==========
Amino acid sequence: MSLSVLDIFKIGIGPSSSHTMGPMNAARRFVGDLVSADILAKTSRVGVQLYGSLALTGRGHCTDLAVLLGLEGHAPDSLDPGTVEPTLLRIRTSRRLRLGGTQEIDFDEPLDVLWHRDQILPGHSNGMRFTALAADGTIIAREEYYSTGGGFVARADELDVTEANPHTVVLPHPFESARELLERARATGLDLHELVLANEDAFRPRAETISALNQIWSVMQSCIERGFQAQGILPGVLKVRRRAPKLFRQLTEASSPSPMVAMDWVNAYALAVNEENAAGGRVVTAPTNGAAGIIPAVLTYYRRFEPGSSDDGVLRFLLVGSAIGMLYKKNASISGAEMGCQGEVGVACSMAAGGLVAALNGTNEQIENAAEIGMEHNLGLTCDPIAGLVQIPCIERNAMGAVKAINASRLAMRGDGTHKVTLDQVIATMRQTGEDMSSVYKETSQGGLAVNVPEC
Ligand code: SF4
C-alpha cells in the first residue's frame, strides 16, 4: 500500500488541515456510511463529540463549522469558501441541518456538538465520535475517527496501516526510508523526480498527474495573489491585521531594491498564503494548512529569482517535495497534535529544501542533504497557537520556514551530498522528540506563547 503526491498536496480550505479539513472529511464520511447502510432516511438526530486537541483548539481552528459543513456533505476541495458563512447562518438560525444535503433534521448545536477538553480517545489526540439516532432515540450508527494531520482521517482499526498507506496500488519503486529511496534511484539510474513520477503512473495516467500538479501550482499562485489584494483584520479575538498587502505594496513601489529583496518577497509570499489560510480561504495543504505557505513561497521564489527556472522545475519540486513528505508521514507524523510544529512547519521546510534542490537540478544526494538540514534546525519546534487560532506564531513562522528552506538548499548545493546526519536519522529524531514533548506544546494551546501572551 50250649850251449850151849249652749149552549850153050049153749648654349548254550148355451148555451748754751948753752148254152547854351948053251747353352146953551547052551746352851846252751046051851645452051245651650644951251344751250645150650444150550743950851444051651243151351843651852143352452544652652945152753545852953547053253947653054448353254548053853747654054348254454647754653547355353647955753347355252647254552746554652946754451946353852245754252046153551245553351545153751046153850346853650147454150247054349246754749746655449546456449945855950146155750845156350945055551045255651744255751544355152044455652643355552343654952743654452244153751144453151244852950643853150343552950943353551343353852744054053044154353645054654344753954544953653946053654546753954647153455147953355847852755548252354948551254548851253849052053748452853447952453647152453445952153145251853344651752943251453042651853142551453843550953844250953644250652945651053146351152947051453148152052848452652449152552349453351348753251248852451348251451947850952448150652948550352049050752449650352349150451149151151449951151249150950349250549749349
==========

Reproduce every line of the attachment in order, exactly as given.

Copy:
Amino acid sequence: MSLSVLDIFKIGIGPSSSHTMGPMNAARRFVGDLVSADILAKTSRVGVQLYGSLALTGRGHCTDLAVLLGLEGHAPDSLDPGTVEPTLLRIRTSRRLRLGGTQEIDFDEPLDVLWHRDQILPGHSNGMRFTALAADGTIIAREEYYSTGGGFVARADELDVTEANPHTVVLPHPFESARELLERARATGLDLHELVLANEDAFRPRAETISALNQIWSVMQSCIERGFQAQGILPGVLKVRRRAPKLFRQLTEASSPSPMVAMDWVNAYALAVNEENAAGGRVVTAPTNGAAGIIPAVLTYYRRFEPGSSDDGVLRFLLVGSAIGMLYKKNASISGAEMGCQGEVGVACSMAAGGLVAALNGTNEQIENAAEIGMEHNLGLTCDPIAGLVQIPCIERNAMGAVKAINASRLAMRGDGTHKVTLDQVIATMRQTGEDMSSVYKETSQGGLAVNVPEC
Ligand code: SF4
C-alpha cells in the first residue's frame, strides 16, 4: 500500500488541515456510511463529540463549522469558501441541518456538538465520535475517527496501516526510508523526480498527474495573489491585521531594491498564503494548512529569482517535495497534535529544501542533504497557537520556514551530498522528540506563547 503526491498536496480550505479539513472529511464520511447502510432516511438526530486537541483548539481552528459543513456533505476541495458563512447562518438560525444535503433534521448545536477538553480517545489526540439516532432515540450508527494531520482521517482499526498507506496500488519503486529511496534511484539510474513520477503512473495516467500538479501550482499562485489584494483584520479575538498587502505594496513601489529583496518577497509570499489560510480561504495543504505557505513561497521564489527556472522545475519540486513528505508521514507524523510544529512547519521546510534542490537540478544526494538540514534546525519546534487560532506564531513562522528552506538548499548545493546526519536519522529524531514533548506544546494551546501572551 50250649850251449850151849249652749149552549850153050049153749648654349548254550148355451148555451748754751948753752148254152547854351948053251747353352146953551547052551746352851846252751046051851645452051245651650644951251344751250645150650444150550743950851444051651243151351843651852143352452544652652945152753545852953547053253947653054448353254548053853747654054348254454647754653547355353647955753347355252647254552746554652946754451946353852245754252046153551245553351545153751046153850346853650147454150247054349246754749746655449546456449945855950146155750845156350945055551045255651744255751544355152044455652643355552343654952743654452244153751144453151244852950643853150343552950943353551343353852744054053044154353645054654344753954544953653946053654546753954647153455147953355847852755548252354948551254548851253849052053748452853447952453647152453445952153145251853344651752943251453042651853142551453843550953844250953644250652945651053146351152947051453148152052848452652449152552349453351348753251248852451348251451947850952448150652948550352049050752449650352349150451149151151449951151249150950349250549749349